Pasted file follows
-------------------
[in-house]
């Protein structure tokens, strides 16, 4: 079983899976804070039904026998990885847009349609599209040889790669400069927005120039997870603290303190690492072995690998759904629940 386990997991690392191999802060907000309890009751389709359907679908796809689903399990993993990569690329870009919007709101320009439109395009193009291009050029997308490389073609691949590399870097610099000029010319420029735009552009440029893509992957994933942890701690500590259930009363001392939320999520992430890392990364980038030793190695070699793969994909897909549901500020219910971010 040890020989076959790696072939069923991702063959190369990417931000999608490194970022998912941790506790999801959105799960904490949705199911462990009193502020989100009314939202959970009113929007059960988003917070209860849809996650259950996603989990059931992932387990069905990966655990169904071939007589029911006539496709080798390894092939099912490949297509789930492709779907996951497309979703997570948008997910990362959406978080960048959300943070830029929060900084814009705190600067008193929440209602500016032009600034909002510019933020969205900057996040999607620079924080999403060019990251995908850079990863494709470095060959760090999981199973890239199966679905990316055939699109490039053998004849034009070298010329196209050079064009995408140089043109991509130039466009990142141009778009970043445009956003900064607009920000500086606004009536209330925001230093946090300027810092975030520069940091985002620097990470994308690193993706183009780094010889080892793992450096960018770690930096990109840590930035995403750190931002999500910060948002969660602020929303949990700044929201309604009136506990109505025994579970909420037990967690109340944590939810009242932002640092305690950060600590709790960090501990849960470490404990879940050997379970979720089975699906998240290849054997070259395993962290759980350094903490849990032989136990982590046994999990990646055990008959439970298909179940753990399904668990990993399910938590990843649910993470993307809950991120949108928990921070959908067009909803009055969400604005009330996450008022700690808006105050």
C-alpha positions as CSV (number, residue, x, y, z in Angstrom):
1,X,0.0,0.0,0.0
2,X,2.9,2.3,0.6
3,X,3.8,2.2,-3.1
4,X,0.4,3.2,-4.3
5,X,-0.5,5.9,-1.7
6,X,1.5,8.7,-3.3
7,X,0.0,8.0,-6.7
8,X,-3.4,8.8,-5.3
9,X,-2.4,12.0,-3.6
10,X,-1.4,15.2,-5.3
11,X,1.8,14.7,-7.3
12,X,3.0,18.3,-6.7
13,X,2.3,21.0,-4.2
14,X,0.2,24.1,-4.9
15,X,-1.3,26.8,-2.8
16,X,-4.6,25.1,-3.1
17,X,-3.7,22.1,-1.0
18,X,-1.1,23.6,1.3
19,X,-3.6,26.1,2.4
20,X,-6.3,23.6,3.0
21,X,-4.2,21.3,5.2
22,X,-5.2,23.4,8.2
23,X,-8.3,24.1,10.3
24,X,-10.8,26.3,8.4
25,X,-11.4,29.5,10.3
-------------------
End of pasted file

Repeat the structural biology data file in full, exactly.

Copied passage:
[in-house]
């Protein structure tokens, strides 16, 4: 079983899976804070039904026998990885847009349609599209040889790669400069927005120039997870603290303190690492072995690998759904629940 386990997991690392191999802060907000309890009751389709359907679908796809689903399990993993990569690329870009919007709101320009439109395009193009291009050029997308490389073609691949590399870097610099000029010319420029735009552009440029893509992957994933942890701690500590259930009363001392939320999520992430890392990364980038030793190695070699793969994909897909549901500020219910971010 040890020989076959790696072939069923991702063959190369990417931000999608490194970022998912941790506790999801959105799960904490949705199911462990009193502020989100009314939202959970009113929007059960988003917070209860849809996650259950996603989990059931992932387990069905990966655990169904071939007589029911006539496709080798390894092939099912490949297509789930492709779907996951497309979703997570948008997910990362959406978080960048959300943070830029929060900084814009705190600067008193929440209602500016032009600034909002510019933020969205900057996040999607620079924080999403060019990251995908850079990863494709470095060959760090999981199973890239199966679905990316055939699109490039053998004849034009070298010329196209050079064009995408140089043109991509130039466009990142141009778009970043445009956003900064607009920000500086606004009536209330925001230093946090300027810092975030520069940091985002620097990470994308690193993706183009780094010889080892793992450096960018770690930096990109840590930035995403750190931002999500910060948002969660602020929303949990700044929201309604009136506990109505025994579970909420037990967690109340944590939810009242932002640092305690950060600590709790960090501990849960470490404990879940050997379970979720089975699906998240290849054997070259395993962290759980350094903490849990032989136990982590046994999990990646055990008959439970298909179940753990399904668990990993399910938590990843649910993470993307809950991120949108928990921070959908067009909803009055969400604005009330996450008022700690808006105050």
C-alpha positions as CSV (number, residue, x, y, z in Angstrom):
1,X,0.0,0.0,0.0
2,X,2.9,2.3,0.6
3,X,3.8,2.2,-3.1
4,X,0.4,3.2,-4.3
5,X,-0.5,5.9,-1.7
6,X,1.5,8.7,-3.3
7,X,0.0,8.0,-6.7
8,X,-3.4,8.8,-5.3
9,X,-2.4,12.0,-3.6
10,X,-1.4,15.2,-5.3
11,X,1.8,14.7,-7.3
12,X,3.0,18.3,-6.7
13,X,2.3,21.0,-4.2
14,X,0.2,24.1,-4.9
15,X,-1.3,26.8,-2.8
16,X,-4.6,25.1,-3.1
17,X,-3.7,22.1,-1.0
18,X,-1.1,23.6,1.3
19,X,-3.6,26.1,2.4
20,X,-6.3,23.6,3.0
21,X,-4.2,21.3,5.2
22,X,-5.2,23.4,8.2
23,X,-8.3,24.1,10.3
24,X,-10.8,26.3,8.4
25,X,-11.4,29.5,10.3